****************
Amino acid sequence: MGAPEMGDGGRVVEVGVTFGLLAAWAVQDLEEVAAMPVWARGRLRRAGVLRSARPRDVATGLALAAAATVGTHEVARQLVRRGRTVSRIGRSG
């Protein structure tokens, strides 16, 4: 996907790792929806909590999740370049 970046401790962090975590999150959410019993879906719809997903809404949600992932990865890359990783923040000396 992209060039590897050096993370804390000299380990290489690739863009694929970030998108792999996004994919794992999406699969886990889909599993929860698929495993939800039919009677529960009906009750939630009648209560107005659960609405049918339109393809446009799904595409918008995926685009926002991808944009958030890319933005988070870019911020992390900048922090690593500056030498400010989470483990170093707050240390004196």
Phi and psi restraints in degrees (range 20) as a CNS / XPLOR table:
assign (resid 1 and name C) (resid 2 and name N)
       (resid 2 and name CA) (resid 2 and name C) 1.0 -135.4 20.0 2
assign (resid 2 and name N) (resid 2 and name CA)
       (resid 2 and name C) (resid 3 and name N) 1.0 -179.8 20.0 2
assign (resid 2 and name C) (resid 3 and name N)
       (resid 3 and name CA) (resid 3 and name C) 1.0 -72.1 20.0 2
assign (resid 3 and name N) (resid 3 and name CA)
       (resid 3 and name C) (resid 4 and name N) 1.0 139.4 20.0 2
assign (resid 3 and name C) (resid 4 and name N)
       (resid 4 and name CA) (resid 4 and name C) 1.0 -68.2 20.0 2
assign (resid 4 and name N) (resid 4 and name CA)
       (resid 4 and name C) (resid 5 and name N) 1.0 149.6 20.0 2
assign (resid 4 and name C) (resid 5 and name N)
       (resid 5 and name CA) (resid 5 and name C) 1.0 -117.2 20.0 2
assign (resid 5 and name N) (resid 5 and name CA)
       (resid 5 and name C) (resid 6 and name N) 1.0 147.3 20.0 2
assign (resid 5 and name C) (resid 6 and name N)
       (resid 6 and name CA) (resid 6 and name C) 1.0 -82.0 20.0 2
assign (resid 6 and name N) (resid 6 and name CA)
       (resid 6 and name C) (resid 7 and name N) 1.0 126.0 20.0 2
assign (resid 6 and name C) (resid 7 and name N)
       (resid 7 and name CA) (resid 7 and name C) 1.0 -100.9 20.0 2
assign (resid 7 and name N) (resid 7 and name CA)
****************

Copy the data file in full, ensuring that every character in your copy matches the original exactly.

Amino acid sequence: MGAPEMGDGGRVVEVGVTFGLLAAWAVQDLEEVAAMPVWARGRLRRAGVLRSARPRDVATGLALAAAATVGTHEVARQLVRRGRTVSRIGRSG
């Protein structure tokens, strides 16, 4: 996907790792929806909590999740370049 970046401790962090975590999150959410019993879906719809997903809404949600992932990865890359990783923040000396 992209060039590897050096993370804390000299380990290489690739863009694929970030998108792999996004994919794992999406699969886990889909599993929860698929495993939800039919009677529960009906009750939630009648209560107005659960609405049918339109393809446009799904595409918008995926685009926002991808944009958030890319933005988070870019911020992390900048922090690593500056030498400010989470483990170093707050240390004196």
Phi and psi restraints in degrees (range 20) as a CNS / XPLOR table:
assign (resid 1 and name C) (resid 2 and name N)
       (resid 2 and name CA) (resid 2 and name C) 1.0 -135.4 20.0 2
assign (resid 2 and name N) (resid 2 and name CA)
       (resid 2 and name C) (resid 3 and name N) 1.0 -179.8 20.0 2
assign (resid 2 and name C) (resid 3 and name N)
       (resid 3 and name CA) (resid 3 and name C) 1.0 -72.1 20.0 2
assign (resid 3 and name N) (resid 3 and name CA)
       (resid 3 and name C) (resid 4 and name N) 1.0 139.4 20.0 2
assign (resid 3 and name C) (resid 4 and name N)
       (resid 4 and name CA) (resid 4 and name C) 1.0 -68.2 20.0 2
assign (resid 4 and name N) (resid 4 and name CA)
       (resid 4 and name C) (resid 5 and name N) 1.0 149.6 20.0 2
assign (resid 4 and name C) (resid 5 and name N)
       (resid 5 and name CA) (resid 5 and name C) 1.0 -117.2 20.0 2
assign (resid 5 and name N) (resid 5 and name CA)
       (resid 5 and name C) (resid 6 and name N) 1.0 147.3 20.0 2
assign (resid 5 and name C) (resid 6 and name N)
       (resid 6 and name CA) (resid 6 and name C) 1.0 -82.0 20.0 2
assign (resid 6 and name N) (resid 6 and name CA)
       (resid 6 and name C) (resid 7 and name N) 1.0 126.0 20.0 2
assign (resid 6 and name C) (resid 7 and name N)
       (resid 7 and name CA) (resid 7 and name C) 1.0 -100.9 20.0 2
assign (resid 7 and name N) (resid 7 and name CA)